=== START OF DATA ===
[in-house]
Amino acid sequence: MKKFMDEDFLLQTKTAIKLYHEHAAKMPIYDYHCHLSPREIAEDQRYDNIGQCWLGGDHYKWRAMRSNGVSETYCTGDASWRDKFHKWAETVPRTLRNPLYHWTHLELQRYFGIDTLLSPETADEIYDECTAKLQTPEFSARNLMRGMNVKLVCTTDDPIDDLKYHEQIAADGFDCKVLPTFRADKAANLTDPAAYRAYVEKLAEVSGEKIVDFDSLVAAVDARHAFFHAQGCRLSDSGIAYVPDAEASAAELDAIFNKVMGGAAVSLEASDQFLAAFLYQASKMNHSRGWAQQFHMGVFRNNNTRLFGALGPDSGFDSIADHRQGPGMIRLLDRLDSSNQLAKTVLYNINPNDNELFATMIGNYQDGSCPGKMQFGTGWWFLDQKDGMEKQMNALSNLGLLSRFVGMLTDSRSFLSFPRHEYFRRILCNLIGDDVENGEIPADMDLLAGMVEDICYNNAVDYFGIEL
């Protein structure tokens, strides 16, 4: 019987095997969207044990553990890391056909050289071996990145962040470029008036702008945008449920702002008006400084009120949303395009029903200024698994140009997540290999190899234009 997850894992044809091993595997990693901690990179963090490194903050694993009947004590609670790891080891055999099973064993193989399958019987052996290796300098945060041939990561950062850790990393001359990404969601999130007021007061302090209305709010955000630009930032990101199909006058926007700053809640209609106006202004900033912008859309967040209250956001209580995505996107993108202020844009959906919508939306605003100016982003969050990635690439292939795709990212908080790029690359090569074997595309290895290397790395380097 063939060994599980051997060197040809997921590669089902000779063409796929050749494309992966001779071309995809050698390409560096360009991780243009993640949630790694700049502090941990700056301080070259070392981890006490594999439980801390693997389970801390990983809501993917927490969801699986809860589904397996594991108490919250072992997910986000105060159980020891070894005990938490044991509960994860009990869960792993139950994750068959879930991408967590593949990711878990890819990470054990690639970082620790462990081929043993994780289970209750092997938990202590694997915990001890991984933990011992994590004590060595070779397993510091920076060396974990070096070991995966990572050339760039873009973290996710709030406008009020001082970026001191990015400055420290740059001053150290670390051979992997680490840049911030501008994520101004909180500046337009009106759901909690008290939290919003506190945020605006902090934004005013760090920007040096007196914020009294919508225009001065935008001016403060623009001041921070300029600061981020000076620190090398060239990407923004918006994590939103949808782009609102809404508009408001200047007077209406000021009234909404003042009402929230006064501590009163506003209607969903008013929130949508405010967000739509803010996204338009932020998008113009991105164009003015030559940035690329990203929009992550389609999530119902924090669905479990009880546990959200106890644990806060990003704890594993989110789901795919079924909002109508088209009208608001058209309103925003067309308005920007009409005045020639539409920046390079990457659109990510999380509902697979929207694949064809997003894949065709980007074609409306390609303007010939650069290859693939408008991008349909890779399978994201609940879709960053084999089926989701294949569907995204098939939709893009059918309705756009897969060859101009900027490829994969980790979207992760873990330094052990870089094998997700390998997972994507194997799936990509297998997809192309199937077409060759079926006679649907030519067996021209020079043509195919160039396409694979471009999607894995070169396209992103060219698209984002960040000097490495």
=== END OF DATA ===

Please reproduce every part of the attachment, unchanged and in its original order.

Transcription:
[in-house]
Amino acid sequence: MKKFMDEDFLLQTKTAIKLYHEHAAKMPIYDYHCHLSPREIAEDQRYDNIGQCWLGGDHYKWRAMRSNGVSETYCTGDASWRDKFHKWAETVPRTLRNPLYHWTHLELQRYFGIDTLLSPETADEIYDECTAKLQTPEFSARNLMRGMNVKLVCTTDDPIDDLKYHEQIAADGFDCKVLPTFRADKAANLTDPAAYRAYVEKLAEVSGEKIVDFDSLVAAVDARHAFFHAQGCRLSDSGIAYVPDAEASAAELDAIFNKVMGGAAVSLEASDQFLAAFLYQASKMNHSRGWAQQFHMGVFRNNNTRLFGALGPDSGFDSIADHRQGPGMIRLLDRLDSSNQLAKTVLYNINPNDNELFATMIGNYQDGSCPGKMQFGTGWWFLDQKDGMEKQMNALSNLGLLSRFVGMLTDSRSFLSFPRHEYFRRILCNLIGDDVENGEIPADMDLLAGMVEDICYNNAVDYFGIEL
């Protein structure tokens, strides 16, 4: 019987095997969207044990553990890391056909050289071996990145962040470029008036702008945008449920702002008006400084009120949303395009029903200024698994140009997540290999190899234009 997850894992044809091993595997990693901690990179963090490194903050694993009947004590609670790891080891055999099973064993193989399958019987052996290796300098945060041939990561950062850790990393001359990404969601999130007021007061302090209305709010955000630009930032990101199909006058926007700053809640209609106006202004900033912008859309967040209250956001209580995505996107993108202020844009959906919508939306605003100016982003969050990635690439292939795709990212908080790029690359090569074997595309290895290397790395380097 063939060994599980051997060197040809997921590669089902000779063409796929050749494309992966001779071309995809050698390409560096360009991780243009993640949630790694700049502090941990700056301080070259070392981890006490594999439980801390693997389970801390990983809501993917927490969801699986809860589904397996594991108490919250072992997910986000105060159980020891070894005990938490044991509960994860009990869960792993139950994750068959879930991408967590593949990711878990890819990470054990690639970082620790462990081929043993994780289970209750092997938990202590694997915990001890991984933990011992994590004590060595070779397993510091920076060396974990070096070991995966990572050339760039873009973290996710709030406008009020001082970026001191990015400055420290740059001053150290670390051979992997680490840049911030501008994520101004909180500046337009009106759901909690008290939290919003506190945020605006902090934004005013760090920007040096007196914020009294919508225009001065935008001016403060623009001041921070300029600061981020000076620190090398060239990407923004918006994590939103949808782009609102809404508009408001200047007077209406000021009234909404003042009402929230006064501590009163506003209607969903008013929130949508405010967000739509803010996204338009932020998008113009991105164009003015030559940035690329990203929009992550389609999530119902924090669905479990009880546990959200106890644990806060990003704890594993989110789901795919079924909002109508088209009208608001058209309103925003067309308005920007009409005045020639539409920046390079990457659109990510999380509902697979929207694949064809997003894949065709980007074609409306390609303007010939650069290859693939408008991008349909890779399978994201609940879709960053084999089926989701294949569907995204098939939709893009059918309705756009897969060859101009900027490829994969980790979207992760873990330094052990870089094998997700390998997972994507194997799936990509297998997809192309199937077409060759079926006679649907030519067996021209020079043509195919160039396409694979471009999607894995070169396209992103060219698209984002960040000097490495």